Bacteria Attacks Oil Like Black Monday Novel
New species of bacteria that can "eat" petroleum products have been discovered by environmental scientists at UC Riverside. Similar organisms are fictionalized in the new sf/thriller Black Monday by R. Scott Reiss.
(Bacteria from La Brea are like Black Monday's)
The bacteria contain previously undiscovered classes of enzymes that can break down petroleum products.
"We were surprised to find these bacteria because asphalt is an extreme and hostile environment for life to survive," said Jong-Shik Kim, a postdoctoral researcher in the Department of Environmental Sciences, who initiated the study. "It's clear, however, that these living organisms can survive in heavy oil mixtures containing many highly toxic chemicals. Moreover, these bacteria survive with no water and little or no oxygen."
It is hoped that the bacteria could be used to help with the clean-up after oil spills (bioremediation), new medical treatments, alternative energy biofuels and enhanced oil recovery.
The researchers had better be careful. In his new novel Black Monday, author R. Scott Weiss writes about a terrible plague that could destroy modern civilization and kill millions of people. The plague organism does not target human beings - it attacks oil and makes it unusable, thus bringing our mechanized civilization to a halt.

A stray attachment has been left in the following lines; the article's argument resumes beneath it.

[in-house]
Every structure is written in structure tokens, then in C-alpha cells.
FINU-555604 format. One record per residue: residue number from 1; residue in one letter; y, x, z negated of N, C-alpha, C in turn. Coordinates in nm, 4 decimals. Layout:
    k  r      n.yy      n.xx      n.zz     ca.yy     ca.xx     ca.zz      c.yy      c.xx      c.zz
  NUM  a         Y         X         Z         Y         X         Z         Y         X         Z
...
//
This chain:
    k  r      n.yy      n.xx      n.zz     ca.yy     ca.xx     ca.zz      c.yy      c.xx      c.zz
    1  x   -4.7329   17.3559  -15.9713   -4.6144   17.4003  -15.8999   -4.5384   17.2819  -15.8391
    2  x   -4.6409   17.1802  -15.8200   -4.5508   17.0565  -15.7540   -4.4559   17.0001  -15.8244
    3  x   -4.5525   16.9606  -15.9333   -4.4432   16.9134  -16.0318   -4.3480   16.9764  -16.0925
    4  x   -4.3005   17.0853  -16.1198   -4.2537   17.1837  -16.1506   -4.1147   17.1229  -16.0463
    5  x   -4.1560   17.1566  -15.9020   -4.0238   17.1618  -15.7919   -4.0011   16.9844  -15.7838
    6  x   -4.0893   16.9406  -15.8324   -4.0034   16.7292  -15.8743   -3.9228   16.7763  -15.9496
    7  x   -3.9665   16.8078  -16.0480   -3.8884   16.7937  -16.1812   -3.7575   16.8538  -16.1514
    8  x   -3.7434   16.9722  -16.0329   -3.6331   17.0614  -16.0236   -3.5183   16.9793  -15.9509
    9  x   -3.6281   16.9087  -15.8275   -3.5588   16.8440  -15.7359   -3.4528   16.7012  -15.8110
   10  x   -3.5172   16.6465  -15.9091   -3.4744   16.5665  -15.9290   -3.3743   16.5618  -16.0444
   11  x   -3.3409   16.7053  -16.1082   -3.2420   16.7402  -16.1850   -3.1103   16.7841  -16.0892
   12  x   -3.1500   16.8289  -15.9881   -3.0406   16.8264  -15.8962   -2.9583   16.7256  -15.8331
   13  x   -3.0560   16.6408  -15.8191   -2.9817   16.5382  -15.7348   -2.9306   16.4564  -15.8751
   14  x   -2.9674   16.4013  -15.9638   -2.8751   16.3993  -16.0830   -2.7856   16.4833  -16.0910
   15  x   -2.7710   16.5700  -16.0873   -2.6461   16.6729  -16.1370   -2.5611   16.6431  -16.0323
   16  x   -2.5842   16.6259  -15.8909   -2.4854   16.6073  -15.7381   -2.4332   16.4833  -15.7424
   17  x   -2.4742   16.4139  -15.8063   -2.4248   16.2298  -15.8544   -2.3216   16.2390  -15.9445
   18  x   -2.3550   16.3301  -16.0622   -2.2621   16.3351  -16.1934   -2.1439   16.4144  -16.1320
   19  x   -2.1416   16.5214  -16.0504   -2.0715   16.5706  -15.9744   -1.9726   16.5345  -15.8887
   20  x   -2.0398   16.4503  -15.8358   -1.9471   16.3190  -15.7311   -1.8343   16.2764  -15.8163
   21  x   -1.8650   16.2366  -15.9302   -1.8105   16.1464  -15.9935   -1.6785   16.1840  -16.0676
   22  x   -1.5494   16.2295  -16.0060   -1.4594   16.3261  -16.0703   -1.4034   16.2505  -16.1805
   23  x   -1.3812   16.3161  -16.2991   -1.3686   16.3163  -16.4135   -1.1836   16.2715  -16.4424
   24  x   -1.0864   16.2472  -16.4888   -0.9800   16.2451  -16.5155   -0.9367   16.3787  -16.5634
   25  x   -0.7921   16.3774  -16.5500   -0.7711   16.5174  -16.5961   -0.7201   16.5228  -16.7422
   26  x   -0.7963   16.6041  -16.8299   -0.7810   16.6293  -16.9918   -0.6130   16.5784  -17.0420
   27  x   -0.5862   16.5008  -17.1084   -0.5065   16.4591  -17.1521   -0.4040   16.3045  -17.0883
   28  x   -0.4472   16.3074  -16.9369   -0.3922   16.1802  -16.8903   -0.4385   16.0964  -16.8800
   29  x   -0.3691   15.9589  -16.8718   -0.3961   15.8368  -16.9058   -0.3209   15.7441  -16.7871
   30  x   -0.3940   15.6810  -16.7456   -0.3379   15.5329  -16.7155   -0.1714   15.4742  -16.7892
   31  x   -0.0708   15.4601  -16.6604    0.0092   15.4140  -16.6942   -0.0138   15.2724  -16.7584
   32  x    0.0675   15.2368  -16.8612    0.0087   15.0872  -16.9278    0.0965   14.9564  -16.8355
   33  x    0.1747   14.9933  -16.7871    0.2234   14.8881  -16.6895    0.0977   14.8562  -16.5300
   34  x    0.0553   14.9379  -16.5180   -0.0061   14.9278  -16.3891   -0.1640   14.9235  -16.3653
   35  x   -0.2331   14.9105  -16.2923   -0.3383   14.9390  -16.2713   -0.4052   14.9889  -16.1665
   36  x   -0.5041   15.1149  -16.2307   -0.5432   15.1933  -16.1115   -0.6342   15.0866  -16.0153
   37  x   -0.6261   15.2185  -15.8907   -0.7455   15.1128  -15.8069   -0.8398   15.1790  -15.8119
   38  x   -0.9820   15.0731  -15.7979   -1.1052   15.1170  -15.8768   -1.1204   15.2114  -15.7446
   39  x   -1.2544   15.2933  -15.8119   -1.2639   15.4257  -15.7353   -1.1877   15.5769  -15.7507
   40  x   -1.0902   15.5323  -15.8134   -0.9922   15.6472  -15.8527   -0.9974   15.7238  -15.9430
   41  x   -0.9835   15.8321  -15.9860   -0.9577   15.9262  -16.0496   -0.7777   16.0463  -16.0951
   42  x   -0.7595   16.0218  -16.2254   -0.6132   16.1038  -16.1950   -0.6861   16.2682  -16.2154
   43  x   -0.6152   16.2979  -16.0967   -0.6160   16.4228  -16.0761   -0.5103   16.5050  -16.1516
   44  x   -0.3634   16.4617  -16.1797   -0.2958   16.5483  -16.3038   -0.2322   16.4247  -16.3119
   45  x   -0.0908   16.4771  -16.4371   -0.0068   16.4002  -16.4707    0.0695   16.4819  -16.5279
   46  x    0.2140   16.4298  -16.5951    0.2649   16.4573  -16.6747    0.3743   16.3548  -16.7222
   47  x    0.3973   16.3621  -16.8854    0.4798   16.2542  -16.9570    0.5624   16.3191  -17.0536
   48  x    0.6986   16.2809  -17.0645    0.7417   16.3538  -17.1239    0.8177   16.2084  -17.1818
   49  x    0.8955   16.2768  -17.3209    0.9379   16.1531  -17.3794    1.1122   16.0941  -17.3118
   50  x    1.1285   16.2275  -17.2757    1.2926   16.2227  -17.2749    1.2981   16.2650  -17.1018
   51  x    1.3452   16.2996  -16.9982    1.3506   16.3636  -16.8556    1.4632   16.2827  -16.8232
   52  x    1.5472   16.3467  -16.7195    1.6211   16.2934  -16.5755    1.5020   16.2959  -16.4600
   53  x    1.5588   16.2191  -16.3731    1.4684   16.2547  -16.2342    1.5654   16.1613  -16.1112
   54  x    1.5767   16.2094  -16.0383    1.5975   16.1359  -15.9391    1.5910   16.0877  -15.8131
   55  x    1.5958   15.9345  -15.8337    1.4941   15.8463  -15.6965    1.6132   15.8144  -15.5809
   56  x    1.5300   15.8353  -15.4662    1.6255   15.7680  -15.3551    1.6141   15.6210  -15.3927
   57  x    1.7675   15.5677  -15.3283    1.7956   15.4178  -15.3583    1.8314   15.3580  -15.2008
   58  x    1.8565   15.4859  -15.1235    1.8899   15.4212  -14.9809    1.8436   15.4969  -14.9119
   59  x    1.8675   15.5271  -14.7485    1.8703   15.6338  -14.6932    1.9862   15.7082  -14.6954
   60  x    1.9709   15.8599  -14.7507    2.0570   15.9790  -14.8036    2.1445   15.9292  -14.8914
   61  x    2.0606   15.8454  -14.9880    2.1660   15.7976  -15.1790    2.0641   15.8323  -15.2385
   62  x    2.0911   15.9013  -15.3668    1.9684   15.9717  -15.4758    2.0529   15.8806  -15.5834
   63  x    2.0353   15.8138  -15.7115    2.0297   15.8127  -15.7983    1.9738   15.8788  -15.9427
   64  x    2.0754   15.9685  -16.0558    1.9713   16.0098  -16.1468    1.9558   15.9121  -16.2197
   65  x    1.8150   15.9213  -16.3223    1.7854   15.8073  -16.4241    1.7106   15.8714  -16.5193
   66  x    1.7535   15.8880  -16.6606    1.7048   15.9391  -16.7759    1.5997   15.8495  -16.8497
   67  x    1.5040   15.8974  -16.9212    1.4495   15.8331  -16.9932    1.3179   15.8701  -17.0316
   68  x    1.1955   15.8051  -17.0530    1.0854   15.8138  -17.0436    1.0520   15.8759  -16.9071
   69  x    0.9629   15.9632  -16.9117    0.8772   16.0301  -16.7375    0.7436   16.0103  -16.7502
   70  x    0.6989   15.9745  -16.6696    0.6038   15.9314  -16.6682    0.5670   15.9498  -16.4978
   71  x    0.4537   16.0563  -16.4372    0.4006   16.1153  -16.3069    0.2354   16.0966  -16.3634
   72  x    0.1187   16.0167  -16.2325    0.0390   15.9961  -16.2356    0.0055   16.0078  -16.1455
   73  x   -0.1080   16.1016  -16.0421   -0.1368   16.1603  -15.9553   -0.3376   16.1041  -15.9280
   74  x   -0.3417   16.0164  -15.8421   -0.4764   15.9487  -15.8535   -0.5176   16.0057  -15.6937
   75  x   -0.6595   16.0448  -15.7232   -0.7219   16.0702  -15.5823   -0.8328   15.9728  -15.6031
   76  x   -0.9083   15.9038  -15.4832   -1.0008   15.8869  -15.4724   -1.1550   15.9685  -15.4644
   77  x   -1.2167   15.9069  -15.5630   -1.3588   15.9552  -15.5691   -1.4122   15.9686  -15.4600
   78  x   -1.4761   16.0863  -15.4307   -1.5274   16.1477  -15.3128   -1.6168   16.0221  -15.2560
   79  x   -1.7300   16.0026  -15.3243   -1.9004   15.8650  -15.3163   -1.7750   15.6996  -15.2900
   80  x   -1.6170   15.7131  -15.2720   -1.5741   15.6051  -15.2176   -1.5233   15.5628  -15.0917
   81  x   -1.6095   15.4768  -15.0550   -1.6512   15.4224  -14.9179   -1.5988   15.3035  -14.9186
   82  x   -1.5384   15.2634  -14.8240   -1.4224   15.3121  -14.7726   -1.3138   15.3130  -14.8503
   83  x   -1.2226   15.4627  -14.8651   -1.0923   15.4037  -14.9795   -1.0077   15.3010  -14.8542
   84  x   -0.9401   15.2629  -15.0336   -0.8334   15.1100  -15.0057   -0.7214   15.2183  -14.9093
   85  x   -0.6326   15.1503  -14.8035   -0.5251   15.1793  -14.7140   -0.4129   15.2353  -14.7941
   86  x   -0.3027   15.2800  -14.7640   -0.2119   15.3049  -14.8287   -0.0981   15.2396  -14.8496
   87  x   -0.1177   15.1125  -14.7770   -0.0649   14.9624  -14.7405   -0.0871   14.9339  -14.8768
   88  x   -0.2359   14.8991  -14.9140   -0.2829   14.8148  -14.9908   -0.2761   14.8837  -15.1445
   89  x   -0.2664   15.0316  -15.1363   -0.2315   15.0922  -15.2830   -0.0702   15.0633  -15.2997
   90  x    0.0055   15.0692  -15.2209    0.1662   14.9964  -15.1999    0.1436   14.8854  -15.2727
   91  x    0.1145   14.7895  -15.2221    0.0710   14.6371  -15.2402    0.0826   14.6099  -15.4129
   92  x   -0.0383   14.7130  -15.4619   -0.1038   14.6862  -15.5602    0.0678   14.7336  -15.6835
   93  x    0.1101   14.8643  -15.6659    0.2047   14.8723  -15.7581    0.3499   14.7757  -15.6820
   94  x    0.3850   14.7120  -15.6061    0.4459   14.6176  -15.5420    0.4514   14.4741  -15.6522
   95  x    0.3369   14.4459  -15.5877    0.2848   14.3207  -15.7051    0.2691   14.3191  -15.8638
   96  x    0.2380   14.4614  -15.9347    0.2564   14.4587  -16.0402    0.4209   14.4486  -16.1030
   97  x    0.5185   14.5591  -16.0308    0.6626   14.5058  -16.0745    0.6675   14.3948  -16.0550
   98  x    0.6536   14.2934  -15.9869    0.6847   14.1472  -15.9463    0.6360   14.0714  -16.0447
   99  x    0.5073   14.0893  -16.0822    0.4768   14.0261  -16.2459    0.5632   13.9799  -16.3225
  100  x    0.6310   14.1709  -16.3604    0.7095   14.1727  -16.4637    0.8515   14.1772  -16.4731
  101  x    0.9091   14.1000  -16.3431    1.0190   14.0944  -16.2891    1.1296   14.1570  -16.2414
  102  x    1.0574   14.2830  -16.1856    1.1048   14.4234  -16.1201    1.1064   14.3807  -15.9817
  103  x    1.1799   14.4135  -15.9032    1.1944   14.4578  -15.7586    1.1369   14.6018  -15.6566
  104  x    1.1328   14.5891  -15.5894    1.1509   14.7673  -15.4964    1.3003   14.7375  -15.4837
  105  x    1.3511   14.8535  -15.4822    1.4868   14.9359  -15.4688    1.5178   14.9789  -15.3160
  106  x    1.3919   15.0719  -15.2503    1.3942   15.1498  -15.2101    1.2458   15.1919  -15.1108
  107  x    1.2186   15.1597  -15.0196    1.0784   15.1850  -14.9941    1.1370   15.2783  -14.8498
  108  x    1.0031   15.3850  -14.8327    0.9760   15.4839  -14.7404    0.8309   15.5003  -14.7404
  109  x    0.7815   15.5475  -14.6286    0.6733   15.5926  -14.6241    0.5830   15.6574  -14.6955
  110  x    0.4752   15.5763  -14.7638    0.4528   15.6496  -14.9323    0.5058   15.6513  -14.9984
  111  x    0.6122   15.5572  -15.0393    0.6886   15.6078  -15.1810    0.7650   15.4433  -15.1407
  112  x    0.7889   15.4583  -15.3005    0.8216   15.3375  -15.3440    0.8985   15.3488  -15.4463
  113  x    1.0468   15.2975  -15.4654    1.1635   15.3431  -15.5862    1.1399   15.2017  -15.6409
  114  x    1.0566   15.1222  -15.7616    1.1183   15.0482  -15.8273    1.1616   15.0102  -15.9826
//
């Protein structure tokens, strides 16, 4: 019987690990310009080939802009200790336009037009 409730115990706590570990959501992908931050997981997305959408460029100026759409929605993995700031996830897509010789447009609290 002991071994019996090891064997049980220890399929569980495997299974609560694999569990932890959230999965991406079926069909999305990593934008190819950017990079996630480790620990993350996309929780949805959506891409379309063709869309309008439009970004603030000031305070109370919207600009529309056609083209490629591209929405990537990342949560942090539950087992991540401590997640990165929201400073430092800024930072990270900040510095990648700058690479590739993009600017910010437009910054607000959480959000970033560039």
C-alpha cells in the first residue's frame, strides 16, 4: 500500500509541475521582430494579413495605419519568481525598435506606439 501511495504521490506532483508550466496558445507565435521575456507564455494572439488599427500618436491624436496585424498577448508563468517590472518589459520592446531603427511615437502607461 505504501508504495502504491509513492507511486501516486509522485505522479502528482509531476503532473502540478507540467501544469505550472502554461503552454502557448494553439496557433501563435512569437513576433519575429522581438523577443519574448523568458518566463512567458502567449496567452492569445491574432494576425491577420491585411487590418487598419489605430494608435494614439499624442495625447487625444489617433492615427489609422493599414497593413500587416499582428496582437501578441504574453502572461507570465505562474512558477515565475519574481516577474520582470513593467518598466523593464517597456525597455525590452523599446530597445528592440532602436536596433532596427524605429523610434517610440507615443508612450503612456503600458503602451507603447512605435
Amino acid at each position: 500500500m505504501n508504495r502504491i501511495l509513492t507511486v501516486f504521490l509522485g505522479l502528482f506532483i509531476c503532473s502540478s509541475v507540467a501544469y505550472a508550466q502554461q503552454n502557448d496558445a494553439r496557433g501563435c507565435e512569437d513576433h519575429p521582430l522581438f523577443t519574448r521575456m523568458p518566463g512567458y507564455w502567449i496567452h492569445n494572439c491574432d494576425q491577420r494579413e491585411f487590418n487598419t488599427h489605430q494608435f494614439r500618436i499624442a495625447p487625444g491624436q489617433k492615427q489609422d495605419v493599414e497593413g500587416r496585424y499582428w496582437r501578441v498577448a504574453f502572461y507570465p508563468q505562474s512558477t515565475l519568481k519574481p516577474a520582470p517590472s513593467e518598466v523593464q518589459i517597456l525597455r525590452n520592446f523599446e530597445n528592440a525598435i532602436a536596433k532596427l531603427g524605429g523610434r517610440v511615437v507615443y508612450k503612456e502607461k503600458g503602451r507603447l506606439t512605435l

I highly recommend this novel. It's a great read, and it really makes you think about what will happen as we approach (and pass) peak oil - the point at which the amount of oil pumped out of the ground starts to decrease every year.
Don't miss these recent bacteria-related news stories:
Read more about New petroleum-degrading bacteria found at Rancho La Brea Tar Pits in Los Angeles.
Scroll down for more stories in the same category. (Story submitted 5/10/2007)
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